Has it played a large role in the sound, history or evolution of Dead Rabbits?

I don’t think it matters where we are or what’s around us, we’d still be making the same music.

Can you tell us who some of your musical influences are?  There’s a lot of different stuff I can hear echoed in your music.  What about the band as a whole rather than as individually?

We share a lot of the same musical tastes, though we all listen to different things as well.  That’s probably one of the reasons you can hear so many different influences.  Influences on the band as a whole, Jesus And Mary Chain, Chocolate Watchband, Brian Jonestown Massacre, The Velvet Underground, the list is endless.

Can you talk about Dead Rabbits songwriting process a little bit?  Is there someone who comes to the rest of the band with a somewhat finished product to work out with the rest of your or is there just a lot of exploratory jamming?

We don’t have any set method of songwriting.  It often involves Neil and I bringing in our own ideas, playing them together and seeing what works.  When we write like this I tend to take what we’ve come up with and bring it all together.  Sometimes when we all get together ideas come out of nowhere, we start playing whatever comes to mind and it works.  They’re usually the best ones.

Early on you released a lot of your music for free via digital mediums, specifically Soundcloud.  I know there are demo versions of “Vanilla Skies”, “All You Need”, “It’s All In Her Head”, “I Think I Know”, “Nothing Lasts Forever”, “Suicide, Severn”, “It’s Good” and “Just Like Me” still posted there but don’t seem to be downloadable anymore.  However I also know there was a nineteen song collection of recordings that was offered for free download in 2011, were any of those tracks used for The Ticket That Exploded your debut 12” released by Fuzz Club Records?  Are there any plans to make all of that material available digitally or via a physical release in the future?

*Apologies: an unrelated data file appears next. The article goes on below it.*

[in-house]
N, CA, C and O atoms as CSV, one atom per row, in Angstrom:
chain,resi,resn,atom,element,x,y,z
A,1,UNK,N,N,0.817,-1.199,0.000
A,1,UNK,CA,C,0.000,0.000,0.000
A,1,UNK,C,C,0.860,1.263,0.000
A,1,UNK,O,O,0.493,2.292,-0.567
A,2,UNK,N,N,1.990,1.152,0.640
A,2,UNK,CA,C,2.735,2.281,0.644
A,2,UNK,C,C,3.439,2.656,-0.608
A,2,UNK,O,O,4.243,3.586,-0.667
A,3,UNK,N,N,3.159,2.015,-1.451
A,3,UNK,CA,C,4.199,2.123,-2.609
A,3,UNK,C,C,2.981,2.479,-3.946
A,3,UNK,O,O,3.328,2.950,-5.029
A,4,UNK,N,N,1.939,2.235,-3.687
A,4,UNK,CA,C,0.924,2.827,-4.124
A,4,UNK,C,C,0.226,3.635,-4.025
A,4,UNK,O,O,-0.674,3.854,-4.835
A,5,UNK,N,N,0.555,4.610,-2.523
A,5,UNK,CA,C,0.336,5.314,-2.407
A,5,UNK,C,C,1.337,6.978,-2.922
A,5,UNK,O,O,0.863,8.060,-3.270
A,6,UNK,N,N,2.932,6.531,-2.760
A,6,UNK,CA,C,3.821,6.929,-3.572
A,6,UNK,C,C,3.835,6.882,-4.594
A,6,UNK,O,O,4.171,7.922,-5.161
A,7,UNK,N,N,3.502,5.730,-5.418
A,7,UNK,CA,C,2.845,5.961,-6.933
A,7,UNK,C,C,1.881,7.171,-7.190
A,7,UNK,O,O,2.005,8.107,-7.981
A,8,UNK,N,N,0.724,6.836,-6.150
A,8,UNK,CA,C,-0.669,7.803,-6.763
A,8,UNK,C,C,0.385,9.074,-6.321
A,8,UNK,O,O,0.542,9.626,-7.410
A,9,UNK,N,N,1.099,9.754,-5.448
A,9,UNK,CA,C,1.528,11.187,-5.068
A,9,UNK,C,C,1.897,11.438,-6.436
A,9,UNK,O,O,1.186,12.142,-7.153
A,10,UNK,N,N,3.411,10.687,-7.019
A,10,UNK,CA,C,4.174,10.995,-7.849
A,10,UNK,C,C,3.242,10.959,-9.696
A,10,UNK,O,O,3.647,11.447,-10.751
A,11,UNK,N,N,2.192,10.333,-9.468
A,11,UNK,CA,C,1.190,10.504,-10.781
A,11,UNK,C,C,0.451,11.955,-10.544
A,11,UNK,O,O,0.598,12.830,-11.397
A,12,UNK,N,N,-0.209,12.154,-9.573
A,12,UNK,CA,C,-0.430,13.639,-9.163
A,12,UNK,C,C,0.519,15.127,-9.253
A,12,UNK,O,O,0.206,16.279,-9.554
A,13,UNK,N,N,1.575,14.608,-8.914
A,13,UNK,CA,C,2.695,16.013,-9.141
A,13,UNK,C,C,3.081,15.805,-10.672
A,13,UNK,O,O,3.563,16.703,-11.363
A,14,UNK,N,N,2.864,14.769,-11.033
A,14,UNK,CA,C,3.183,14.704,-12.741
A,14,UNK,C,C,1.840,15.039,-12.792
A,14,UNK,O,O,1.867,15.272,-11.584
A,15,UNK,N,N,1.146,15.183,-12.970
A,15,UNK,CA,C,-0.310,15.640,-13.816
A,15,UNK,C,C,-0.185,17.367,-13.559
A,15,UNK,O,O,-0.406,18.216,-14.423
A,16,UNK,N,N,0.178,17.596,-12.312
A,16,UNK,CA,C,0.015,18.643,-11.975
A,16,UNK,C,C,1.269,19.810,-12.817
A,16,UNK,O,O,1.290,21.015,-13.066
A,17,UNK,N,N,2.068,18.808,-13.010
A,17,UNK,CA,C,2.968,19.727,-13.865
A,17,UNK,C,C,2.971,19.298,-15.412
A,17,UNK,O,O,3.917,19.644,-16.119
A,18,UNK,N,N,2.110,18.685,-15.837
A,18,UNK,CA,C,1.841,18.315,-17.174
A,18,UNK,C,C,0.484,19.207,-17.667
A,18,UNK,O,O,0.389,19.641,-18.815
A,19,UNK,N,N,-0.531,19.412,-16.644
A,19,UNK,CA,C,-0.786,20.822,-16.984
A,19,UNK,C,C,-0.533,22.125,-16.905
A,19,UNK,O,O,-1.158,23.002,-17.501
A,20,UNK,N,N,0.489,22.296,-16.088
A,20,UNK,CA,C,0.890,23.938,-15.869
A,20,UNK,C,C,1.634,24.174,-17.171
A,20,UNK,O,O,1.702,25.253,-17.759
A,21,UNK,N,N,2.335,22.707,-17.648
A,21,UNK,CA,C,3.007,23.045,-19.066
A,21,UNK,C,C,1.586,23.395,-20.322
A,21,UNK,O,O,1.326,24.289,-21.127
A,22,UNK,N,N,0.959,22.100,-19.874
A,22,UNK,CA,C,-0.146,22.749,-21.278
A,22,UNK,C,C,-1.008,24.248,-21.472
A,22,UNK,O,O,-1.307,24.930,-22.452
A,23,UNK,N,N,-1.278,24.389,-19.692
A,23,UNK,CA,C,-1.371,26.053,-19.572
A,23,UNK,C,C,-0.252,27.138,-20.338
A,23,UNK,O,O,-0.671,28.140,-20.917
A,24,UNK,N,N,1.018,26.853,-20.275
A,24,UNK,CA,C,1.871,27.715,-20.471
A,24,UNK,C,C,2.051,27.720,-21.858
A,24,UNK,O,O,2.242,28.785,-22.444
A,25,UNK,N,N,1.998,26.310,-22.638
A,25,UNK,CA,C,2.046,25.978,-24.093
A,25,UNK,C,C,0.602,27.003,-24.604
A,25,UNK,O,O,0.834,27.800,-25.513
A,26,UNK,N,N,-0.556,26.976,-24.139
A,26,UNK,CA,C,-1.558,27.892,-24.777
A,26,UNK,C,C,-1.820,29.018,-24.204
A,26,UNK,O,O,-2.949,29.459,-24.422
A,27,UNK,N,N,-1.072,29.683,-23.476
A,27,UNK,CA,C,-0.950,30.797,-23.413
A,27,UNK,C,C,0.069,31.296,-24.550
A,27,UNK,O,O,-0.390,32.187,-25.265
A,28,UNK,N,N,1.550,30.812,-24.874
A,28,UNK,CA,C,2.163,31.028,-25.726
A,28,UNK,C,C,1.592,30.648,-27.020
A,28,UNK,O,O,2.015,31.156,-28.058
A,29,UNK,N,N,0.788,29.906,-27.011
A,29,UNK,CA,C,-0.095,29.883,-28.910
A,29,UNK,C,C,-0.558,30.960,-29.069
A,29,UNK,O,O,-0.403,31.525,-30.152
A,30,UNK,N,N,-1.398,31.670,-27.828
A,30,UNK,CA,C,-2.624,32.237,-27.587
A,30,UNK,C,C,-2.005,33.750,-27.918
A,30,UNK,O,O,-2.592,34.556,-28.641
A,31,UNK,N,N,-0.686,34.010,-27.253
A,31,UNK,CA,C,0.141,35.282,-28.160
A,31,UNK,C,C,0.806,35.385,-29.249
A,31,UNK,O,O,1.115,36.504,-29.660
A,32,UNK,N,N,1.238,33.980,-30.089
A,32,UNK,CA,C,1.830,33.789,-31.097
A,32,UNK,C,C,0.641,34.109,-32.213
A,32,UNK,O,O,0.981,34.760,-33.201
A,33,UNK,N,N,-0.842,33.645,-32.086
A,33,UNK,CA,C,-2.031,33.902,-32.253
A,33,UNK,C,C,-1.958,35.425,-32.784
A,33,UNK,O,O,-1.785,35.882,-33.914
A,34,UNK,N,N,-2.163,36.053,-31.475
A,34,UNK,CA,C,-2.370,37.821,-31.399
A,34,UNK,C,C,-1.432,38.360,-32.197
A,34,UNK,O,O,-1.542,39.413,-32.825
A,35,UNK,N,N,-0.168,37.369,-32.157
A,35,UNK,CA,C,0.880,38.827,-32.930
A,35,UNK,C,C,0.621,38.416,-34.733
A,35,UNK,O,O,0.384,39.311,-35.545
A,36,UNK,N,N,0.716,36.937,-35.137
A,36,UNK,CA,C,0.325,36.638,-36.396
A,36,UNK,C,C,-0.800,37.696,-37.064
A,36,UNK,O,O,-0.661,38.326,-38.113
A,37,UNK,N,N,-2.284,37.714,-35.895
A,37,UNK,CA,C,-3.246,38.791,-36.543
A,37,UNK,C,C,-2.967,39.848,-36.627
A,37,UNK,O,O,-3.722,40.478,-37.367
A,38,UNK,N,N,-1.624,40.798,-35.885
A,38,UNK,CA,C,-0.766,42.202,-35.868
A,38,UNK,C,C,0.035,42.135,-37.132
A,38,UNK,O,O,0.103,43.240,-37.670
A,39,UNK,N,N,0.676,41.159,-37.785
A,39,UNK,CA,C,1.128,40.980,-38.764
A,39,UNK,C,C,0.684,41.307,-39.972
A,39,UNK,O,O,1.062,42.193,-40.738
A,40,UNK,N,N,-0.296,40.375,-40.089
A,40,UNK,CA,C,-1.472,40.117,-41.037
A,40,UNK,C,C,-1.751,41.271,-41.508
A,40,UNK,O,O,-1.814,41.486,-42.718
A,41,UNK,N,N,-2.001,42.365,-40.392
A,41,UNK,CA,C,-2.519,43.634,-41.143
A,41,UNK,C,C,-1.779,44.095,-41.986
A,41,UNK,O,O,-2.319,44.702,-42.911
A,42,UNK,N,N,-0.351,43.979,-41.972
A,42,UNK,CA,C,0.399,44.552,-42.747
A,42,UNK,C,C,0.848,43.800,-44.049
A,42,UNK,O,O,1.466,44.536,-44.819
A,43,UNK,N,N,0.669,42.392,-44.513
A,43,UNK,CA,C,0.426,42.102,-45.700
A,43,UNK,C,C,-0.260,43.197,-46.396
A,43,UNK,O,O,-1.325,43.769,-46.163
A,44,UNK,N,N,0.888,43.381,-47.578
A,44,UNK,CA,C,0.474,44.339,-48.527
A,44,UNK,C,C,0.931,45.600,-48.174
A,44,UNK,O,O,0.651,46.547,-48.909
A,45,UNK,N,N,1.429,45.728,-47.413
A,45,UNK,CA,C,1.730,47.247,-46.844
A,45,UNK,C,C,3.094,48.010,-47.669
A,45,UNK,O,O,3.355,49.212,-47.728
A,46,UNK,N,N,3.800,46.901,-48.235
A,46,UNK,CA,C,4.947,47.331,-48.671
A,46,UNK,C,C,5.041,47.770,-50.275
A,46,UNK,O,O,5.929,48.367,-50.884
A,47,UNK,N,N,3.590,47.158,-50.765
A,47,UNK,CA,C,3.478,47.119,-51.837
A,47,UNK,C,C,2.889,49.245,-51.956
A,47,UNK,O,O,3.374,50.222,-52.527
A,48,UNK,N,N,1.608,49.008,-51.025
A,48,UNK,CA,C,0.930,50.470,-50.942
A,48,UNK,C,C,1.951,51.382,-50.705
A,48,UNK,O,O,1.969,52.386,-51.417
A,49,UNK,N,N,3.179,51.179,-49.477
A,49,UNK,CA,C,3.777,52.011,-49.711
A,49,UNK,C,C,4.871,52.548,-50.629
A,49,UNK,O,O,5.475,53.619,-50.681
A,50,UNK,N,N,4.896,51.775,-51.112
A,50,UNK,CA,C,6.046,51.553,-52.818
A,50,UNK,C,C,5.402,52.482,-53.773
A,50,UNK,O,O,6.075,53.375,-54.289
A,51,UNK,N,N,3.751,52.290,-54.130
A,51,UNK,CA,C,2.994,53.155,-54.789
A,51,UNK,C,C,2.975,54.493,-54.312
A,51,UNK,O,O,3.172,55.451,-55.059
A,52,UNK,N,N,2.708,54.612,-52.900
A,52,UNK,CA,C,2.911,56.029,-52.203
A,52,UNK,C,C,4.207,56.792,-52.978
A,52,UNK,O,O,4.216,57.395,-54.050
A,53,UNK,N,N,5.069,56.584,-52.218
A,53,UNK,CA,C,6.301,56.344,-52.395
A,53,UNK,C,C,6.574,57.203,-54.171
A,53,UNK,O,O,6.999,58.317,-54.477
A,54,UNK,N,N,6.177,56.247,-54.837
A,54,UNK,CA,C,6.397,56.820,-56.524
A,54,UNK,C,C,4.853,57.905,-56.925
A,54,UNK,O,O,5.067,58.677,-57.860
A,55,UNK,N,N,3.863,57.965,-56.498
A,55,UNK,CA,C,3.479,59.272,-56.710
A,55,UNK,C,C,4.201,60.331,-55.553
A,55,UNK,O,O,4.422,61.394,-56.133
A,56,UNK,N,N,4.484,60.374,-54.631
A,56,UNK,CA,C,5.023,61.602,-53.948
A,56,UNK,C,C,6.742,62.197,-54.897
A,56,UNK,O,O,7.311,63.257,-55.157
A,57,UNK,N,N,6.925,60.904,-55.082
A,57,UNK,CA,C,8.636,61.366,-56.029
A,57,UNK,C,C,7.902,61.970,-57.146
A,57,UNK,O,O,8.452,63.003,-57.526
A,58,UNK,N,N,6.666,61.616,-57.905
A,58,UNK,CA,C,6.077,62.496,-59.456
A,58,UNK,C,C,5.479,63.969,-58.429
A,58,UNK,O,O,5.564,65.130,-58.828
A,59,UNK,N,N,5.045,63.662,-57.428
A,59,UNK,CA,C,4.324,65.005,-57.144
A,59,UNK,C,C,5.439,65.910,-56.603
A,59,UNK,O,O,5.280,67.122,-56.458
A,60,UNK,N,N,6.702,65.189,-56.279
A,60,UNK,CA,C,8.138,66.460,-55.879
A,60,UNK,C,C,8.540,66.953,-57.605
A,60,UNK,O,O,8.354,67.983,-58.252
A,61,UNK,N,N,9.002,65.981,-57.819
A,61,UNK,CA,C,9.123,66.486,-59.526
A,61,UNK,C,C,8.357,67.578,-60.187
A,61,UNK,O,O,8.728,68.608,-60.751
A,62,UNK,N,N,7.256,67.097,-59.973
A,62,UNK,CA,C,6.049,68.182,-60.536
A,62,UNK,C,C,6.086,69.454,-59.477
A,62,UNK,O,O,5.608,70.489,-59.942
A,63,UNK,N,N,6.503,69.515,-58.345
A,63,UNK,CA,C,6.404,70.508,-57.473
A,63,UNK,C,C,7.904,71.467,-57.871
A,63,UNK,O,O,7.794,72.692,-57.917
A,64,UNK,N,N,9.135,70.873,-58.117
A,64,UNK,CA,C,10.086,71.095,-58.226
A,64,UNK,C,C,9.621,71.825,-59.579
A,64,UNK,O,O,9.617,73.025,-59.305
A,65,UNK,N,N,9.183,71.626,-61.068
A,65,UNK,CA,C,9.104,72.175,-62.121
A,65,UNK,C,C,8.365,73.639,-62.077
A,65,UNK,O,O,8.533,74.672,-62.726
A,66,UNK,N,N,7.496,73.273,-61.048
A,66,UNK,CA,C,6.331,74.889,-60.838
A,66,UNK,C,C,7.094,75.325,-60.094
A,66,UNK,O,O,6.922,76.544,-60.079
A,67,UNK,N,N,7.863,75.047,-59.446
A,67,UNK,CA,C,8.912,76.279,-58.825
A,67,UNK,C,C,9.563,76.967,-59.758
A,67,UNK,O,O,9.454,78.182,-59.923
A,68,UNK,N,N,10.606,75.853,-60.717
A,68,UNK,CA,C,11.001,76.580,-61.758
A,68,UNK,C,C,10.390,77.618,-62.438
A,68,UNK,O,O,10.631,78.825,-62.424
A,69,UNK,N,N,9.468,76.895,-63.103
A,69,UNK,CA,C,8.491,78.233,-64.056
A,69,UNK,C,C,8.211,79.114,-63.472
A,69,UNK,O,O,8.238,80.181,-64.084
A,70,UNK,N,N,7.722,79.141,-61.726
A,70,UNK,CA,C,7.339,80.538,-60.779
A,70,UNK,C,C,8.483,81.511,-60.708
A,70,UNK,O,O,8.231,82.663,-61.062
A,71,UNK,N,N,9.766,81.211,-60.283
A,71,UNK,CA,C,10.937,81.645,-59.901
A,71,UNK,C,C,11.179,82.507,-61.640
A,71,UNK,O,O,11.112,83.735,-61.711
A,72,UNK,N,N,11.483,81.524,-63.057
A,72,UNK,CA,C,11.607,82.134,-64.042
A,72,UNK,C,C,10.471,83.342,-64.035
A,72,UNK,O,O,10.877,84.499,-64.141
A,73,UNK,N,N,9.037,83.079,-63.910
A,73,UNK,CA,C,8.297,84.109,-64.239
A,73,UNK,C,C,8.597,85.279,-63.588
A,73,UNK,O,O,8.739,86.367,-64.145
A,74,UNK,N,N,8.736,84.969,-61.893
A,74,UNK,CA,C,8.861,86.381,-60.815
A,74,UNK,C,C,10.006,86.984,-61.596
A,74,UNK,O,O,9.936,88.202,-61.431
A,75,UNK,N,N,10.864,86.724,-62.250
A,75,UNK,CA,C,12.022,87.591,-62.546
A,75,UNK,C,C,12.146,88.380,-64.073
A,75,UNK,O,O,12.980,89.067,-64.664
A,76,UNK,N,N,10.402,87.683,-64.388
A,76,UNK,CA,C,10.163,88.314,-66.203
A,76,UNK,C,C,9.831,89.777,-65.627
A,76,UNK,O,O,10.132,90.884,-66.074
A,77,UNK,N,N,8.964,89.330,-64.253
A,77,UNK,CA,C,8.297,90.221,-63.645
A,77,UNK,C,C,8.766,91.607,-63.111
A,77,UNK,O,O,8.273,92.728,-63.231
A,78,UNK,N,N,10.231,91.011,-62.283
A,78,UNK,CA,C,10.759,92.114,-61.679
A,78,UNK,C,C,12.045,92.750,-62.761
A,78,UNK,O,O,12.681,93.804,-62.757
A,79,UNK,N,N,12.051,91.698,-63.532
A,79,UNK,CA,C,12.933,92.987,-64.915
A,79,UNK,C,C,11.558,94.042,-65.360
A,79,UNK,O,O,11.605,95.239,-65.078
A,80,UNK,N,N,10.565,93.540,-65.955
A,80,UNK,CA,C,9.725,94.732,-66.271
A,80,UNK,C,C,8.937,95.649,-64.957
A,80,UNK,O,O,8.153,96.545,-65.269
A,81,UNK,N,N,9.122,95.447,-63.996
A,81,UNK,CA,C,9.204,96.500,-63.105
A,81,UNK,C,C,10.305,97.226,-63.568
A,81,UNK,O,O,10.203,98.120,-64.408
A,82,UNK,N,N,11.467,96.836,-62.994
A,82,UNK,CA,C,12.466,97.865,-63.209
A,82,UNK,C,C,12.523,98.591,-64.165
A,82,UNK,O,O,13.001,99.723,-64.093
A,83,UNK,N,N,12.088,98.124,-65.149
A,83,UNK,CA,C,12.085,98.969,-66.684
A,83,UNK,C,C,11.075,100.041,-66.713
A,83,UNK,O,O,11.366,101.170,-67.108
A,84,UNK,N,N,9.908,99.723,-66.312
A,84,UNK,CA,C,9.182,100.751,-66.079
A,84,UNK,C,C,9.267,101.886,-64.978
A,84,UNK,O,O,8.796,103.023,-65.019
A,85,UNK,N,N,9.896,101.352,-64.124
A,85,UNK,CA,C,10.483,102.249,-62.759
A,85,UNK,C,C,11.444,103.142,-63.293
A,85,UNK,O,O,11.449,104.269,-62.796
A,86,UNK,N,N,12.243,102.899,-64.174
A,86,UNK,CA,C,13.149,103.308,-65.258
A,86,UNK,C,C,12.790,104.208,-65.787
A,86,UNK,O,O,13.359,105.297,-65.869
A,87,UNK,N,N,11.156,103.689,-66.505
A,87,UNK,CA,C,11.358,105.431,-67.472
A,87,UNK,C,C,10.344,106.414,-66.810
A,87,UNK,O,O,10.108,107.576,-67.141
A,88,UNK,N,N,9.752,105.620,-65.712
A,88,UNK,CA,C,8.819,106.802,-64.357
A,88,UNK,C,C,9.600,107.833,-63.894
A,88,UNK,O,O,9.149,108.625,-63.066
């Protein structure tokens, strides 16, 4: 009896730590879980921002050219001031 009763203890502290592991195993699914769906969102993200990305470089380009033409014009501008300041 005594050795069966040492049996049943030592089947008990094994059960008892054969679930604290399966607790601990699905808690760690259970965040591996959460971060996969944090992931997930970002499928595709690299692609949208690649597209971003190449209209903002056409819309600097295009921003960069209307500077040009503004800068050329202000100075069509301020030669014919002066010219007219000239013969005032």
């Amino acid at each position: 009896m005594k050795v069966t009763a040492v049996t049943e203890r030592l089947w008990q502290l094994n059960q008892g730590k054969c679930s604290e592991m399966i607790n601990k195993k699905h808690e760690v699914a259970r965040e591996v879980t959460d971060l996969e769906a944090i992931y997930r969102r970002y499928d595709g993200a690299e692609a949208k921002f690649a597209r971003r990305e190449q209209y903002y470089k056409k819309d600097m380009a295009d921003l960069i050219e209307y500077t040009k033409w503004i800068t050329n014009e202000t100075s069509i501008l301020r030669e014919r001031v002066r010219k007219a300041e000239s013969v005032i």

All those songs were recorded as demos.  “Heavenly Way”, “M M B”, “When I’m Blue” and “It’s All In Her Head” were all recorded again for The Ticket That Exploded.  We’ve got a lot of new material recorded, including some re-workings of old material.  If we ever feel the need to look back again then we will, but for now the new material is our main focus.

You released an EP, Just To See You, in 2012 I believe.  Can you tell us about that EP?  What was the track listing, were a lot of those songs from the Soundcloud and YouTube channels utilized?  What format was it released on?  Who released it?  When was it originally released and how was it distributed?

It was a collection of songs Neil and I recorded together as demos in a very short space of time.  We ended up releasing it as download through Flower Power Records.  They were keen to put out some more of our music, so this EP is what we gave them to release.

You also had some music hosted on, along with The Underground Youth, who I just interviewed, and Black Karma Market who are the only ones who still have music hosted for free on the site.  Was that some of those early recordings that had been previously released or were there some original recordings hosted there?  How did the collaboration with Flower Power Records come about?

Flower Power Records is Black Market Karma’s record label, in 2011 they asked us to join the label.  We released six EPs containing a mixture of previously released and unreleased songs.